Ceramics in the Environment

In Ceramics in the Environment, world renowned ceramic artist Janet Mansfield shows how ornamental, architectural and large-scale ceramic works have always appeared on buildings...(Scroll for more.)



You save $29.98 (50%)!

Download a snippet!

Hardcover | 224 Pages
Order code B051 | ISBN 978-1-57498-270-1


…and in the landscape since the beginning of ceramics in civilization. This book looks at the vast array of ceramics being produced today around the world in this context; and divides work up into themes such as Symbolism, Pattern and Geometry, Architecture, Nature and the Human Figure, with a focus on the aesthetics and relevance of work in relation to its location.

Beautifully designed and illustrated, the works of 97 ceramicists are featured in more than 220 photographs, showing the finished work in situ, as well as discussing the issues surrounding the construction of these ambitious and monumental projects. Examples of these works are the installation of giant tiles and stone seating in Victoria Square (Holmfirth) by Jim Robison or the Darling Harbour Mural in Sydney, Australia. Other contemporary artists featured include Nino Caruso, Zhu le Geng, Nina Hole, Imre Schrammel, Carmen Dionyse and Gwen Heeney. The works of the featured ceramists from around the world reinforce the universal importance of clay as an abundant utilitarian, as well as magical, material that is able to be processed into works of expressive power.

“…with the resurgence of the use of ornamental, celebrative and contemplative artworks in the built and natural environments, this book is a timely reminder of the appropriateness of the use of clay for such work as well as the near universality of it usage. The range of work presented in Ceramics in the Environment reflects both the myriad applications of clay as well as its ability to express a multitude of ideas in the hands of talented ceramists. These works communicate powerfully with their specific environments and with the reader in a way that transcends differences in geography and language.” –Michael Keighery, Head of Fine Arts at University of Western Sydney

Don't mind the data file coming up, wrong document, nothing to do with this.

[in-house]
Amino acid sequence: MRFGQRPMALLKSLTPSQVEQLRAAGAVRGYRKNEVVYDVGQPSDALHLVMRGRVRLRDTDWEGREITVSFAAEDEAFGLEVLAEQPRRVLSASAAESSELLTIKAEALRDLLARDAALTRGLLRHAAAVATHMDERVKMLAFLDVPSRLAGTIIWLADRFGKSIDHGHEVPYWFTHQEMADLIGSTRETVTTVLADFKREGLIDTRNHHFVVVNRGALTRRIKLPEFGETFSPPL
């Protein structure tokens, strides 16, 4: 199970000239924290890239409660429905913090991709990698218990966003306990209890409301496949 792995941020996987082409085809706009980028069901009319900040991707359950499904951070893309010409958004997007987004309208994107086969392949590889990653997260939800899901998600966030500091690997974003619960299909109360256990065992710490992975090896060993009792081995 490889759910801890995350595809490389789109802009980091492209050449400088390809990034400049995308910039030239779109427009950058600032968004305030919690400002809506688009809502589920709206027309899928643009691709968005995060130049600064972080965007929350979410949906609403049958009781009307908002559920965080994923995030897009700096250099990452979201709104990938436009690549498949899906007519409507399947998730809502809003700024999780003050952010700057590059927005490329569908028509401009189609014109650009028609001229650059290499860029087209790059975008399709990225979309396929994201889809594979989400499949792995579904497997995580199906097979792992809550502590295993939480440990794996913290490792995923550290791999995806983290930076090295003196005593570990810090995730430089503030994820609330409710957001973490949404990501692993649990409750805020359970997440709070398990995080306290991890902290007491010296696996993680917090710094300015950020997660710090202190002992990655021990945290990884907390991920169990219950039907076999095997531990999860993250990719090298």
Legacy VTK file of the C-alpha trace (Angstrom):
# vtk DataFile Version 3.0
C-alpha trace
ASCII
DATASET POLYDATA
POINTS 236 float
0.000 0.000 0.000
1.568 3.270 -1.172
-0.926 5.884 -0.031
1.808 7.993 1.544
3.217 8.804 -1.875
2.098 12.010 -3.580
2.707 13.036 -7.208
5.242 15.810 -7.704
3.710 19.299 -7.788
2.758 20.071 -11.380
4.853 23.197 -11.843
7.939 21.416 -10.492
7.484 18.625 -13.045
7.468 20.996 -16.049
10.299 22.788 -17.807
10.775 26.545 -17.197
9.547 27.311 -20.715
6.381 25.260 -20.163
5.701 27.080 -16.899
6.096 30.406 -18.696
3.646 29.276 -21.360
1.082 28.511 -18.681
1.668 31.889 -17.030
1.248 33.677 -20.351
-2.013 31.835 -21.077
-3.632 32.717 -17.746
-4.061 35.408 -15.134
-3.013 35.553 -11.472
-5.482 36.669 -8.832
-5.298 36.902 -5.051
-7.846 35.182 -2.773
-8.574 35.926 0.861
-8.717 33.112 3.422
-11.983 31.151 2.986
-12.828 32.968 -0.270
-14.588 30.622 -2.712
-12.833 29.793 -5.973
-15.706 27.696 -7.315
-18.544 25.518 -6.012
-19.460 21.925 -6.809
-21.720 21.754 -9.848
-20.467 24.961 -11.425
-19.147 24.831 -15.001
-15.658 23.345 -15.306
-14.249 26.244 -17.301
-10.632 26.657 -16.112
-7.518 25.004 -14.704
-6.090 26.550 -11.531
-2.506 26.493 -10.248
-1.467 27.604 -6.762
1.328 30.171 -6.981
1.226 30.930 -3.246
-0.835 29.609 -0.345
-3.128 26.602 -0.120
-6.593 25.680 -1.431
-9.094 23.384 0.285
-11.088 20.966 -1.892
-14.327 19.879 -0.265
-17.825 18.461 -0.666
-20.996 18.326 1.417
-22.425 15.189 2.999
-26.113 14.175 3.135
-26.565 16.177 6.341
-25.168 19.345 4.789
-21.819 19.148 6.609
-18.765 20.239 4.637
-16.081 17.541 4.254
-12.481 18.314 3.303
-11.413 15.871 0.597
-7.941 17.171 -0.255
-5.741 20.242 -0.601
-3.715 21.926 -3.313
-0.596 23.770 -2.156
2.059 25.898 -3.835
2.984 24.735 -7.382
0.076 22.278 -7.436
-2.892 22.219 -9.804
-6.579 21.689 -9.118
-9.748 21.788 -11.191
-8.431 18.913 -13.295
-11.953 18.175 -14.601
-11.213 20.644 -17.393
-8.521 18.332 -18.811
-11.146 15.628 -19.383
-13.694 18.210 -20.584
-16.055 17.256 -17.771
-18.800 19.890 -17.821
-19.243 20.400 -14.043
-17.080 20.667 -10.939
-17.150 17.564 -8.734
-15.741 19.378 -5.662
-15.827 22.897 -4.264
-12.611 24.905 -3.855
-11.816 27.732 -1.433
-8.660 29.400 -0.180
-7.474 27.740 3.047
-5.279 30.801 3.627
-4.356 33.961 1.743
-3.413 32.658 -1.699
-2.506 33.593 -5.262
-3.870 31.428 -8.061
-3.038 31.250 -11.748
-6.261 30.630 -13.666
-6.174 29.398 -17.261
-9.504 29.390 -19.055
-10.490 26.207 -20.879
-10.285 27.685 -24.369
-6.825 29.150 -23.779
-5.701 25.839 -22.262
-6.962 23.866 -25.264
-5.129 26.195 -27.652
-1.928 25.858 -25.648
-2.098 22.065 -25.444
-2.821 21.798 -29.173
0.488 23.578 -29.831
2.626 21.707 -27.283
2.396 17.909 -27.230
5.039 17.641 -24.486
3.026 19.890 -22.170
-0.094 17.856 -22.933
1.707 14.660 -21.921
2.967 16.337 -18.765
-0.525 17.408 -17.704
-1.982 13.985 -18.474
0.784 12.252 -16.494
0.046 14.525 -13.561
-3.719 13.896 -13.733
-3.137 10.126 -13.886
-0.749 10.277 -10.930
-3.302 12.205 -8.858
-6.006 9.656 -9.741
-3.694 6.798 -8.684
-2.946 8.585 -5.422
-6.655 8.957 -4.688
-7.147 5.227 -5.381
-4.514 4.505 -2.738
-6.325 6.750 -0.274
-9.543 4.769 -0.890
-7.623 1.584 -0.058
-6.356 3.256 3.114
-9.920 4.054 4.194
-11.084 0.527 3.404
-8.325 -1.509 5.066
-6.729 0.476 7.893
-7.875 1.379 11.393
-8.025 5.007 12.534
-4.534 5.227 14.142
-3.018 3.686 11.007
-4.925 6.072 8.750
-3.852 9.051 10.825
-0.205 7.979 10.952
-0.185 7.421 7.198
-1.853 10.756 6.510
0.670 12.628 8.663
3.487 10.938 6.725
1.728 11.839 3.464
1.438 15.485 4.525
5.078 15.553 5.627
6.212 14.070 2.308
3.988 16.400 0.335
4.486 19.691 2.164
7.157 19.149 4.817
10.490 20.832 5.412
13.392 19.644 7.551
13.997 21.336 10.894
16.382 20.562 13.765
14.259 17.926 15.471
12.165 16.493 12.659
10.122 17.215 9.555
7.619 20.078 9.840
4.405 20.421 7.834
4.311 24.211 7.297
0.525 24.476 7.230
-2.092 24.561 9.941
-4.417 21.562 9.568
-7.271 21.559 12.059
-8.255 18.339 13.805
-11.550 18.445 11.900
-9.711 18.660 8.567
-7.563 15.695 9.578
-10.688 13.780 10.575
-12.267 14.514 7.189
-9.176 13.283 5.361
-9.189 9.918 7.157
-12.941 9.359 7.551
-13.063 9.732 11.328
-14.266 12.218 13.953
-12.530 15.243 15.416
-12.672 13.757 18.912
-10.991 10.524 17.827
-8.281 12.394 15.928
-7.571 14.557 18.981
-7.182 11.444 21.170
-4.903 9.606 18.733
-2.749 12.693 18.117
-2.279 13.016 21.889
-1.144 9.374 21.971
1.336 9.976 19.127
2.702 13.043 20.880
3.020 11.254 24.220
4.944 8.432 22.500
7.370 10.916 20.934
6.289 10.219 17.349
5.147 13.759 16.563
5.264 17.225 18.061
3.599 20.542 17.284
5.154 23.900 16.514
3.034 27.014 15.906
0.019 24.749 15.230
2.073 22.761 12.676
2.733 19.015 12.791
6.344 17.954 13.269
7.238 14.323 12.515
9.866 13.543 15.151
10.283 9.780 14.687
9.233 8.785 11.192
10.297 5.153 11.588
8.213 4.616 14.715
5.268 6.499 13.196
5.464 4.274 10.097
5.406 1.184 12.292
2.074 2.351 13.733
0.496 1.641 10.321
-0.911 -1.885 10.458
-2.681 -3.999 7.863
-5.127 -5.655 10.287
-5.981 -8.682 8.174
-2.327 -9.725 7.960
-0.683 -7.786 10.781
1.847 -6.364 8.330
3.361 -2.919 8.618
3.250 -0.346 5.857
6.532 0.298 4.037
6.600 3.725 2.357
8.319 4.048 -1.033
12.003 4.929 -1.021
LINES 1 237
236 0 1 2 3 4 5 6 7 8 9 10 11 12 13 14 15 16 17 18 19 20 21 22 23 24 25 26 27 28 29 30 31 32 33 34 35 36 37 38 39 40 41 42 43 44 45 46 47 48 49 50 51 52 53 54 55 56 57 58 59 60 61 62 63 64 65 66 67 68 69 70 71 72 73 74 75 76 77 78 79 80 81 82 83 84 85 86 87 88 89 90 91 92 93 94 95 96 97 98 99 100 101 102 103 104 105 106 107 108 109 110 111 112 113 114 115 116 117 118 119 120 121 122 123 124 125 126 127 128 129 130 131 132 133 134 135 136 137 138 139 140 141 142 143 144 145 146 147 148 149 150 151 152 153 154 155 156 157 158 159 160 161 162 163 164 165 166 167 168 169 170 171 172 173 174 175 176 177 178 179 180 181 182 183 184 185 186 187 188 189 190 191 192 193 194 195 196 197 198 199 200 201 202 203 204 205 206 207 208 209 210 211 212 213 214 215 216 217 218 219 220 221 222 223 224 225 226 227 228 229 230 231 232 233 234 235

Janet Mansfield states that “one of the reasons for writing this book was the need, as I saw it, to draw attention to the work of ceramic artists who make large-scale works for placement in public or private environments. These works are usually made on commission, often in collaboration with an architect, and with a specific place in mind. The client for whom the work is made, as a rule, also has a say in the final outcome forthe project.”

“The book is . . . a feast for the eyes. I found this book to be very inspirational for my own work in ceramics.” –Judith Gary–SACA News (Southern Arizona Clay Artists)

The text concentrates on the contemporary application of the use of ceramics in environmental settings, acknowledging the fact that, historically, ceramic materials have been used over the centuries: to clad porous building materials to make them fire- and waterproof; to decorate walls; to tell a story or provide ornamentation; to form complete sculptures to enrich an area or honor a personage.

Mansfield has divided the artists and their work into chapters with nominated headings, including them where she thought they would fit best according to their artistic intentions. The chapter headings are meant as a general classification and the artists could be seen to fit into or overlap a number of categories. The artist themselves supplied the illustrations, and the text was taken from interviews, written statements or reviews about their work garnered from a number of sources such as books, magazines and newspaper articles.

“From the meditative to the energetic, the timeless to the contemporary, the intimate to the expansive–there is more, much more. The range of work offered by Mansfield reveals numerous applications of clay as well as its ability to articulate myriad ideas in the hands of talented artists and craftsmen. I cannot think of anyone who could have written such a book better.” –Moyra Elliot–Ceramics: Art and Perception
Enter Your Log In Credentials
This setting should only be used on your home or work computer.

Larger version of the image